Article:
It’s mind-boggling to me how the public and media continue to delude themselves over the principal cause of the governmental policy paralysis that grips Washington.
The latest example of gridlock is the failure of the so-called super committee, born of the debt-ceiling fight during the summer, and comprised equally of Democrats and Republicans to reach agreement on $1.2 trillion of deficit reduction.
Yet the failure of the deficit reducing committee and the current governmental dysfunction was perfectly predictable and, indeed, unavoidable thanks to the electoral choices the country made in the fall 2010 mid-term elections. Americans, in short, seem to be in denial over the simple truism that elections matter.
In 2010 for example, a grumpy electorate focused on Democrats as the scapegoats for the continued struggles of the economy, the housing crisis and the high unemployment rate. Never mind that it was GOP’s deregulatory zeal that had created the conditions for the financial collapse that, in turn, precipitated the crisis in the first place. Never mind also that Democrats had passed a stimulus bill which, when combined with the TARP passed under the previous administration, had almost certainly prevented the Great Recession from becoming a second Great Depression. And never mind also that the 111th Congress had been extraordinarily productive, passing legislation that curbed credit card company abuses, reformed the banking industry to avoid future financial meltdowns, enacted much needed reforms to food safety and student loans and, as the crowning achievement, overhauled the health care system to expand coverage to most of the uninsured while curbing the worst abuses of the health insurance industry. All of these laws benefitted ordinary working Americans, almost always over the strenuous objections of powerful industries and the GOP.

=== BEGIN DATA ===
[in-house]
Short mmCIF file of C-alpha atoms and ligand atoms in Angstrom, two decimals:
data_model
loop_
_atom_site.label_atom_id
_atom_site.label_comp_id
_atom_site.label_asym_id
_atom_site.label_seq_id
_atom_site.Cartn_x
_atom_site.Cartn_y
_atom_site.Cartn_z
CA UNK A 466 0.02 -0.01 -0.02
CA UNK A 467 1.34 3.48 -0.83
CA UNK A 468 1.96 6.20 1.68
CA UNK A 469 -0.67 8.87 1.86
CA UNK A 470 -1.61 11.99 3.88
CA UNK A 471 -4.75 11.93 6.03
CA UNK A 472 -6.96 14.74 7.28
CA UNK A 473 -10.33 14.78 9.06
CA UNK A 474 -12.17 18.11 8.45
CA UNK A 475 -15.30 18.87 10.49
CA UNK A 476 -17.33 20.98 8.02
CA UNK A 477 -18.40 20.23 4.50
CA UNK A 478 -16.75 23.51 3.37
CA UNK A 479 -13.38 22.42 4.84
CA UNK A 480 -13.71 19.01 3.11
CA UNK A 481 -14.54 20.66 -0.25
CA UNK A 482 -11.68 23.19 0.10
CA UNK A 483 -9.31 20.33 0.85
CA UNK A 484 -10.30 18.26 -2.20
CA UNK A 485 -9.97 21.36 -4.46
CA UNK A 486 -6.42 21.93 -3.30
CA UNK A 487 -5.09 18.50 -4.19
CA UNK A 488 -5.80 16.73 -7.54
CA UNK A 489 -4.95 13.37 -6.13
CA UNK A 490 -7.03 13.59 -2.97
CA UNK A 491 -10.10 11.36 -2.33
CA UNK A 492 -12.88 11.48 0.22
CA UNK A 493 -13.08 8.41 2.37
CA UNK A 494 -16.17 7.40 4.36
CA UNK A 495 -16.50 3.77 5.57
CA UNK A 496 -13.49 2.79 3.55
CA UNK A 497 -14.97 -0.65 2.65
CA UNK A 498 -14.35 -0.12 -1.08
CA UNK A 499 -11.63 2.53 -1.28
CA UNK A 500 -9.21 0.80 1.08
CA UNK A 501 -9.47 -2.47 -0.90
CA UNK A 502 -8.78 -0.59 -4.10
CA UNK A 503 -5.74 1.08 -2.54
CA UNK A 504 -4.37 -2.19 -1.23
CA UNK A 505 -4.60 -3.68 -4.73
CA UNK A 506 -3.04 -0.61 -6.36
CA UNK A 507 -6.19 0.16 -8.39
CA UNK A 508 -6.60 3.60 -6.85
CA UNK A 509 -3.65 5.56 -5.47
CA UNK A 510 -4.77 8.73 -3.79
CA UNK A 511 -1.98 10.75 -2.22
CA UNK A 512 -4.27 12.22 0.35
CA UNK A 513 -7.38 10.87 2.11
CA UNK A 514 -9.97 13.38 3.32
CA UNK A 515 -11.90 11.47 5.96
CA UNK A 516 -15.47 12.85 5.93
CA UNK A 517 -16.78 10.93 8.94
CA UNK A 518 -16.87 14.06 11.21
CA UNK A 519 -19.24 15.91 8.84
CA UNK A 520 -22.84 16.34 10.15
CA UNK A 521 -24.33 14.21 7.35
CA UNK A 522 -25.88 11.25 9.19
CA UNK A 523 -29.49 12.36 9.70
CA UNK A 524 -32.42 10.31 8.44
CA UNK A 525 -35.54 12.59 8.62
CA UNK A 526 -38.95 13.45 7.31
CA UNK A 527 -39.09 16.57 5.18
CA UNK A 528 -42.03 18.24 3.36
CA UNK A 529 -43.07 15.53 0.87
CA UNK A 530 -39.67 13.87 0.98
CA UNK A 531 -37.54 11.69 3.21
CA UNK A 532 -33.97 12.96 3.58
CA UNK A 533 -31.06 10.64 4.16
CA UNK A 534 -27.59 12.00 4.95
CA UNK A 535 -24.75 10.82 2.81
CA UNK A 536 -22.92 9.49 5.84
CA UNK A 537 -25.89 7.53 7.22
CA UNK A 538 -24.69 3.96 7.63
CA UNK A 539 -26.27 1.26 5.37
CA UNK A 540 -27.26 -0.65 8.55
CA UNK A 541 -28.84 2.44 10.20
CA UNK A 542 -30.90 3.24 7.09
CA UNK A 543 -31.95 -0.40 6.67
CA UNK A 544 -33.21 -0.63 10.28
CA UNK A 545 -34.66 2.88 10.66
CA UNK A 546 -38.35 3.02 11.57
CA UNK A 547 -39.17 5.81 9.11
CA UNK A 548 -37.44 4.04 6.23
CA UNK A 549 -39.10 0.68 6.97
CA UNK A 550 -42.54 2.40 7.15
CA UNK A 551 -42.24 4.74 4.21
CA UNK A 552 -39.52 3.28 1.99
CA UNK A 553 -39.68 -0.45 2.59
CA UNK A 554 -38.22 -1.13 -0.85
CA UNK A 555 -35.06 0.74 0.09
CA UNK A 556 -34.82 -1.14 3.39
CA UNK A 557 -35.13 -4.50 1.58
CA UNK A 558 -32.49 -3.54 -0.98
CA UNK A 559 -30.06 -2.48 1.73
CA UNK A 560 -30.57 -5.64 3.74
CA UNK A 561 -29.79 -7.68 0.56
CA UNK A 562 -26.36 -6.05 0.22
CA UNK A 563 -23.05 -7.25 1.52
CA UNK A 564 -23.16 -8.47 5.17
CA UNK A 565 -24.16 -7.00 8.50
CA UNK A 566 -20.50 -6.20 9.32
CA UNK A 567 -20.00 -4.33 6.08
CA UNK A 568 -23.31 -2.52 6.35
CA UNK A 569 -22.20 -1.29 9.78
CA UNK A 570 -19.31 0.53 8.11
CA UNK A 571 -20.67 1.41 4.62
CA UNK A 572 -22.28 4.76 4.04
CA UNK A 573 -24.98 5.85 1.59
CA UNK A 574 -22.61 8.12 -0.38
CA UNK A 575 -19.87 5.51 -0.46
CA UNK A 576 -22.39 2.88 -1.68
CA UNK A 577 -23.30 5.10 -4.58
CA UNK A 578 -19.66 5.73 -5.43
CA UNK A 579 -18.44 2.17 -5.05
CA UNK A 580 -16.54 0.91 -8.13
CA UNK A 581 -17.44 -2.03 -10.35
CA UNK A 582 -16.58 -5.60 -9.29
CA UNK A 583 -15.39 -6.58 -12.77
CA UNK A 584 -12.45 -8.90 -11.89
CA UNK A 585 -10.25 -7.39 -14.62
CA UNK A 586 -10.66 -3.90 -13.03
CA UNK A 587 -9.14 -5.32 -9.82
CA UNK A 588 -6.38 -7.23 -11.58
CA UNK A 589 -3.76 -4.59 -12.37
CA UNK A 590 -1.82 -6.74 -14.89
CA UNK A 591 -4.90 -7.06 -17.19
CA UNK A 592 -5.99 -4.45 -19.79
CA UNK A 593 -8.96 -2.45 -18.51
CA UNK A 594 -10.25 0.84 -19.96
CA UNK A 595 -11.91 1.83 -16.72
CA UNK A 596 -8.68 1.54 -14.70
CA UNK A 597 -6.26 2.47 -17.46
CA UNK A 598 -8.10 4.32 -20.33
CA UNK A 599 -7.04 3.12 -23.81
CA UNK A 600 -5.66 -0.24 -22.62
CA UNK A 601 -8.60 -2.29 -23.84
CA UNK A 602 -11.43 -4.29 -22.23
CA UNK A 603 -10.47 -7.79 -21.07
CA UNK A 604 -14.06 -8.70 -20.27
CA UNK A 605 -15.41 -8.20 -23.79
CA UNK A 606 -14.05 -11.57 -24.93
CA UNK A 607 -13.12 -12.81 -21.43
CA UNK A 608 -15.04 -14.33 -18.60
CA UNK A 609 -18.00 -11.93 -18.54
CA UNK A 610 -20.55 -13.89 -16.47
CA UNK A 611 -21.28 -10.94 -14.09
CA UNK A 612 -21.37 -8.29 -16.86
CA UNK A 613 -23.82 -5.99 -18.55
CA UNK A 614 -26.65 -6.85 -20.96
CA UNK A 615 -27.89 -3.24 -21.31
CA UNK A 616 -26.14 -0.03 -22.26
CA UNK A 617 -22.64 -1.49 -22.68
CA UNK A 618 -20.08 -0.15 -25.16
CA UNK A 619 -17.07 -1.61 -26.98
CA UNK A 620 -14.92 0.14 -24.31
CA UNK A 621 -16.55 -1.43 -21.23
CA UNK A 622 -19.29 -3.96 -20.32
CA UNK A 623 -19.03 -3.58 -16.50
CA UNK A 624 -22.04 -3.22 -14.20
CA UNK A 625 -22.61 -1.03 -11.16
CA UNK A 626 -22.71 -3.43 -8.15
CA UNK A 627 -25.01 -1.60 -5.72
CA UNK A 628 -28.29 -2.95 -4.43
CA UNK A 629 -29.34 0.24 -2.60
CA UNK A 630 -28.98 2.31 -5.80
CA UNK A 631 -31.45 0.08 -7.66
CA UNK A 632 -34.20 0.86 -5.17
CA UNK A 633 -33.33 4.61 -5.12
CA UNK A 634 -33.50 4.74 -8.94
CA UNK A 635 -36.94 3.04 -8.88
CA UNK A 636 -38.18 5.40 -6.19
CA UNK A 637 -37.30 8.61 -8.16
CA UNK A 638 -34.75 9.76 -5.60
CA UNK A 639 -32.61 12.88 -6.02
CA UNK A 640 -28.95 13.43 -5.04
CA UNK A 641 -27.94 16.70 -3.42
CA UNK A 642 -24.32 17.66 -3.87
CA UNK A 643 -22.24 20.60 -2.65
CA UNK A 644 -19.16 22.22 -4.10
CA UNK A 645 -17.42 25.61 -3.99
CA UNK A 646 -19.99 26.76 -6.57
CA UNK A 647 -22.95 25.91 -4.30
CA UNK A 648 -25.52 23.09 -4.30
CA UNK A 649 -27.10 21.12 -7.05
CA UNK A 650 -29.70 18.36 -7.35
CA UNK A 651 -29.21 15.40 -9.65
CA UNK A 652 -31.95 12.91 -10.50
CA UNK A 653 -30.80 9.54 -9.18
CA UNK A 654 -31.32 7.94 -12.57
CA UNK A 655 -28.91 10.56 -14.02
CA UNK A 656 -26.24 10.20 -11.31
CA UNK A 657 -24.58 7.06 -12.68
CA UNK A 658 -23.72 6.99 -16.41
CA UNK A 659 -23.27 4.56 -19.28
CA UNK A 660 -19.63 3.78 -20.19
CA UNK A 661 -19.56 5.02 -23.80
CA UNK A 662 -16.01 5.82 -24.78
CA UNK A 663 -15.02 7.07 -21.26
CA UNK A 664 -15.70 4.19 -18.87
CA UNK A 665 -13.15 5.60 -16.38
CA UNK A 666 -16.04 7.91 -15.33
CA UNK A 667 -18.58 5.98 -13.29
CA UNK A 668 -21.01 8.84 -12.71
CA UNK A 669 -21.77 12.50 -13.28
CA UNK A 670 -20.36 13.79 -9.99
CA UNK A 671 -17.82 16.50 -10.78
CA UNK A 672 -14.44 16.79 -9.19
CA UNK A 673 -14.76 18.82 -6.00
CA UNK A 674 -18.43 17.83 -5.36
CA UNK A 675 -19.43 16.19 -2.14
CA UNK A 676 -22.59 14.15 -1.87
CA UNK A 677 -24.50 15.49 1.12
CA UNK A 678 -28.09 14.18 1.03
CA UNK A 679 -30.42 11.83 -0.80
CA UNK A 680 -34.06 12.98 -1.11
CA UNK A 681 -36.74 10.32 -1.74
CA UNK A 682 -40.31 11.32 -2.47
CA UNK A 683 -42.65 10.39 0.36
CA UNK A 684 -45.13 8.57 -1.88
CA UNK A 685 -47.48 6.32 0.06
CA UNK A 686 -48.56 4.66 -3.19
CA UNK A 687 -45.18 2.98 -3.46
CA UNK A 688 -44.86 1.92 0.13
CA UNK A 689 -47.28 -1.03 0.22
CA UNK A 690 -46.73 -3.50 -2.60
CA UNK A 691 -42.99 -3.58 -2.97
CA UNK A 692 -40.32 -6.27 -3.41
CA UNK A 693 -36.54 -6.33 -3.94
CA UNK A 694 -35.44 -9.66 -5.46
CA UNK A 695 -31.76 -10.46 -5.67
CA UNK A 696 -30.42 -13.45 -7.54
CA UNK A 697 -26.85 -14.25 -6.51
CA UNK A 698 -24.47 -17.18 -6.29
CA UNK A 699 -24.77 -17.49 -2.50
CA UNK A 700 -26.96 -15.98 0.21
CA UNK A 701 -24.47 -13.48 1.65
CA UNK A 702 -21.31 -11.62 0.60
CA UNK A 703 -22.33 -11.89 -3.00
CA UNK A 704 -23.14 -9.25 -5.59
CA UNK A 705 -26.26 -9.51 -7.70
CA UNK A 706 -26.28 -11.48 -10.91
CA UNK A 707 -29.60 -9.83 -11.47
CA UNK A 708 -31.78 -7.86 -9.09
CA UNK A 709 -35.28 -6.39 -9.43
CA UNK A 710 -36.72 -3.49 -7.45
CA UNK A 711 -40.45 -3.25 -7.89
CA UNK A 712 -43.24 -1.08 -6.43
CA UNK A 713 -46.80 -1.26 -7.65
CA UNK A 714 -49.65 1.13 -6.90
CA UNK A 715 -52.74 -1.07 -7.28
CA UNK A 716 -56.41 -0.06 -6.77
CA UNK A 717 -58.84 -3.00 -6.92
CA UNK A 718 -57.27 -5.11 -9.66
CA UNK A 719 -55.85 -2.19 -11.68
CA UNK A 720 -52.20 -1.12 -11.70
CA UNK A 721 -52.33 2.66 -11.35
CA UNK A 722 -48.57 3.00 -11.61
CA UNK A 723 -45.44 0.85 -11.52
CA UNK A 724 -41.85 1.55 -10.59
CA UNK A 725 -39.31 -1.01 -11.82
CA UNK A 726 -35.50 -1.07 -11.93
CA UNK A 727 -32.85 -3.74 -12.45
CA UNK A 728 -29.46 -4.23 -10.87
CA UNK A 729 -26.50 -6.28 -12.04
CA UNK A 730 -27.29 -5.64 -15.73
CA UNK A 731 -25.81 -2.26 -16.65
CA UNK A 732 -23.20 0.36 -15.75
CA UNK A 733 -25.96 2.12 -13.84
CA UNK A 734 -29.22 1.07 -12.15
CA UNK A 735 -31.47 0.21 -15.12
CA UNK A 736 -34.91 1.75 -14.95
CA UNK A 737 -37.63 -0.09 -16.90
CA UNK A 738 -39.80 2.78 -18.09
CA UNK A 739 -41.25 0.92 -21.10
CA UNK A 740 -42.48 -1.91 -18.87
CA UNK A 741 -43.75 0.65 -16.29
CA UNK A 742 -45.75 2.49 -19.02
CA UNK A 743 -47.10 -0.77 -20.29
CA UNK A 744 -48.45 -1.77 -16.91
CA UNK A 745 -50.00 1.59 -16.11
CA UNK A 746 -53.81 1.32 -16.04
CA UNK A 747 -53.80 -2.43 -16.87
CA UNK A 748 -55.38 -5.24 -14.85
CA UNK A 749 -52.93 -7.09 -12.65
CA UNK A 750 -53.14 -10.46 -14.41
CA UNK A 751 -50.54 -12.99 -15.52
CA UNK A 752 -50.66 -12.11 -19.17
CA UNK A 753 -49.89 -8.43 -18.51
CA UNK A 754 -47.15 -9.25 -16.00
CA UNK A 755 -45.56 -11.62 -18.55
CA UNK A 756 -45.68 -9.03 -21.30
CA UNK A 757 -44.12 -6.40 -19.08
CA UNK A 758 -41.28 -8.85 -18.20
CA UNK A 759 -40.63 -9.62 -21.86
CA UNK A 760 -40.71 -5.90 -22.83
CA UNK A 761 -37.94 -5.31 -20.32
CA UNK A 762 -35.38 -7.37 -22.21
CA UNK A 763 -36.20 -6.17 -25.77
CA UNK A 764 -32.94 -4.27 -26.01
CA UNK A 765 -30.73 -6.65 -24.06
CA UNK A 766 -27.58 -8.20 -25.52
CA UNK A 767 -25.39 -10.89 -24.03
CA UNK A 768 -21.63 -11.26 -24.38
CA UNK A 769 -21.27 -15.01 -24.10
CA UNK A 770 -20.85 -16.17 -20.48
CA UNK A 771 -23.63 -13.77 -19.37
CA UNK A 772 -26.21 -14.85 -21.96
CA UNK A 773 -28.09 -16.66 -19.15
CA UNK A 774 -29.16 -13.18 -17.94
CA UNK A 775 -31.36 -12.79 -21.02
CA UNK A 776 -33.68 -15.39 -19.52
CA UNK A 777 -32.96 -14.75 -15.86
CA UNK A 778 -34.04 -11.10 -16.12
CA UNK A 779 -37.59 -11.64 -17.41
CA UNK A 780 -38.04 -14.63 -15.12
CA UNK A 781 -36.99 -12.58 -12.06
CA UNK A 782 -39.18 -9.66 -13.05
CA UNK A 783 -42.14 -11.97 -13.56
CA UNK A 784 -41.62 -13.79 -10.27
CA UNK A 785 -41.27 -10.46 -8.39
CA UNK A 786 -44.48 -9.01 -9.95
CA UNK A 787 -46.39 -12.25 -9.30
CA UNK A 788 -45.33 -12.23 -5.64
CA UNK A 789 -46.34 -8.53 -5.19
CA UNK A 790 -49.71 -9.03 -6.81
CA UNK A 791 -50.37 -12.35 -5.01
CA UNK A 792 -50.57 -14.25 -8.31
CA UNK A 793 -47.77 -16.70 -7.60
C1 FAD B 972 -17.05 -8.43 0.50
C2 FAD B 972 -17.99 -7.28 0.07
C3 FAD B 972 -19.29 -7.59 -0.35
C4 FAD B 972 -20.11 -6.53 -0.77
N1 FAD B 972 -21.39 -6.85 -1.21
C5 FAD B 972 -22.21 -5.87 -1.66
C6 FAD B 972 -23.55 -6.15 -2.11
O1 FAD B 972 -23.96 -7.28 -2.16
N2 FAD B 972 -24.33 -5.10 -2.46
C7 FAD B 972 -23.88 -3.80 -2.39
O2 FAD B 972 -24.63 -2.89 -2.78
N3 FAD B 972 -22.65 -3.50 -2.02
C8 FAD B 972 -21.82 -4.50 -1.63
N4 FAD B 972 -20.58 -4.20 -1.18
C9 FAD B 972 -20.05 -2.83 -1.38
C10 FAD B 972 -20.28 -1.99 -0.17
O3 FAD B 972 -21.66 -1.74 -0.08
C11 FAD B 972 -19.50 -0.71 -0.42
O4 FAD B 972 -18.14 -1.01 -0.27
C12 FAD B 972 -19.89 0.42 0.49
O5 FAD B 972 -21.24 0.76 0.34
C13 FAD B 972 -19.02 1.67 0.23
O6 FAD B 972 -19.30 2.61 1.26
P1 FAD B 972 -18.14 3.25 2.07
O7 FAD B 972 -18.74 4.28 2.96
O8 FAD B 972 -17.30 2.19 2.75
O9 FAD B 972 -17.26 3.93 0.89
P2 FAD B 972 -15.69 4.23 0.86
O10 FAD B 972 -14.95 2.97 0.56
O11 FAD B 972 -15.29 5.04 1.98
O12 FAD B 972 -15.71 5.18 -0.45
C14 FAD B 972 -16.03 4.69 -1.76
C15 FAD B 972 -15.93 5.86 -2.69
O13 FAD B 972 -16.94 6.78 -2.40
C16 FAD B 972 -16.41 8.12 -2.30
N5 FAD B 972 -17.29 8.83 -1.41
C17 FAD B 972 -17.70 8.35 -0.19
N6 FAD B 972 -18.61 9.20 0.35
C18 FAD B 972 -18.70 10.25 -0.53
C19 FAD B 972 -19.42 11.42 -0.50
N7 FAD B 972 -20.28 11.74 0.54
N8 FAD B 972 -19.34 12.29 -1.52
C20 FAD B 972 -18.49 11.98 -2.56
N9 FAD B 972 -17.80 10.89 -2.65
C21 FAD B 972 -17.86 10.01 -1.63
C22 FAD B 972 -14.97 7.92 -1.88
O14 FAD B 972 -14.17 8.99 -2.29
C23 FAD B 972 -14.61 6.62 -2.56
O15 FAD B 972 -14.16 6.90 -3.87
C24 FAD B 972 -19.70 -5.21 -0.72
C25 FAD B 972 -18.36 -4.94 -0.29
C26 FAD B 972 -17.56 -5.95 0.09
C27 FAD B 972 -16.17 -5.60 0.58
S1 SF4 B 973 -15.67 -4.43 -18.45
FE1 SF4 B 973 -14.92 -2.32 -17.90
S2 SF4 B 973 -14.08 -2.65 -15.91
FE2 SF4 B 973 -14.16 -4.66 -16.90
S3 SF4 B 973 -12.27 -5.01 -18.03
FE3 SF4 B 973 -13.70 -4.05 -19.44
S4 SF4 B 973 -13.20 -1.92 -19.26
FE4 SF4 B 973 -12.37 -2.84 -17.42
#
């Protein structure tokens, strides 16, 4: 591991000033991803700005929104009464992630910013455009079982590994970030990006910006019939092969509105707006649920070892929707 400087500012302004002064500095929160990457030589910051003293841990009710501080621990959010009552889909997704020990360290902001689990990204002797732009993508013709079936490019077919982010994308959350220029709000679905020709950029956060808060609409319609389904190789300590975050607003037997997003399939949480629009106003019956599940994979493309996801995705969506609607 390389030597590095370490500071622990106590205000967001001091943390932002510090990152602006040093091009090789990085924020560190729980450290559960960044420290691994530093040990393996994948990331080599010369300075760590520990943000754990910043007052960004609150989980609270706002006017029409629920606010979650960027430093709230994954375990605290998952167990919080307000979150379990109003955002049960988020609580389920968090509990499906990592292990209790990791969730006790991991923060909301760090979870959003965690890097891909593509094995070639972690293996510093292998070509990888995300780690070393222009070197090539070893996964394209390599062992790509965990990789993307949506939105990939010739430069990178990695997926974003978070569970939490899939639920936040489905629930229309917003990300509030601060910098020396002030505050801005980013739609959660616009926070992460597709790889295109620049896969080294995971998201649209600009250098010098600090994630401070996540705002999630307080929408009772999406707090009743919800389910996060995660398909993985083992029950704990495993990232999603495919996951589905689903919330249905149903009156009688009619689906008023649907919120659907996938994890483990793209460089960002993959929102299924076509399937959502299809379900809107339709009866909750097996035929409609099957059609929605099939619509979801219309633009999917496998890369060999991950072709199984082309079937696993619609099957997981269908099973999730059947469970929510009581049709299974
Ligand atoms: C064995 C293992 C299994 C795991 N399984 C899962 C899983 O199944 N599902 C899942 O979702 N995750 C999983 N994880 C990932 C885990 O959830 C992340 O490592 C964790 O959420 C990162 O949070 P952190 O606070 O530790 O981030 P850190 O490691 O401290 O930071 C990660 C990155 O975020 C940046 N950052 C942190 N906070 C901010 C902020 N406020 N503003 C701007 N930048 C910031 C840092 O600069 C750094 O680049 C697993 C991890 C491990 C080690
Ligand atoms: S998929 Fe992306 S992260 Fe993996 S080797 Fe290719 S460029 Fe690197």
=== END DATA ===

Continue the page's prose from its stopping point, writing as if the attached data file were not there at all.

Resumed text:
Yet because Democrats, despite worthy efforts, failed to fix in two years an economy that most now recognize will take up to a decade or more to repair, the country booted them from power in the House of Representatives and reduced their Senate majority in favor of a Tea-Party- dominated GOP whose principal characteristic is an unwillingness or inability to listen to reason. Hence the ridiculous brinkmanship over raising the debt ceiling and almost fanatical refusal to consider tax increases on America’s wealthy to address the deficit.
Of course it’s much easier to blame “government” than to acknowledge our own culpability for the mess we created in the 2010 mid-terms. I mean, what were we expecting exactly? Peace, harmony and bipartisanship?
In 2012 the stakes are much higher. All I ask is that we make a clear choice between two contrasting visions of what sort of society America will be in the future. And that whatever we decide, we do not blame a faceless, amorphous government, that we voters played the pivotal role in shaping, for what follows.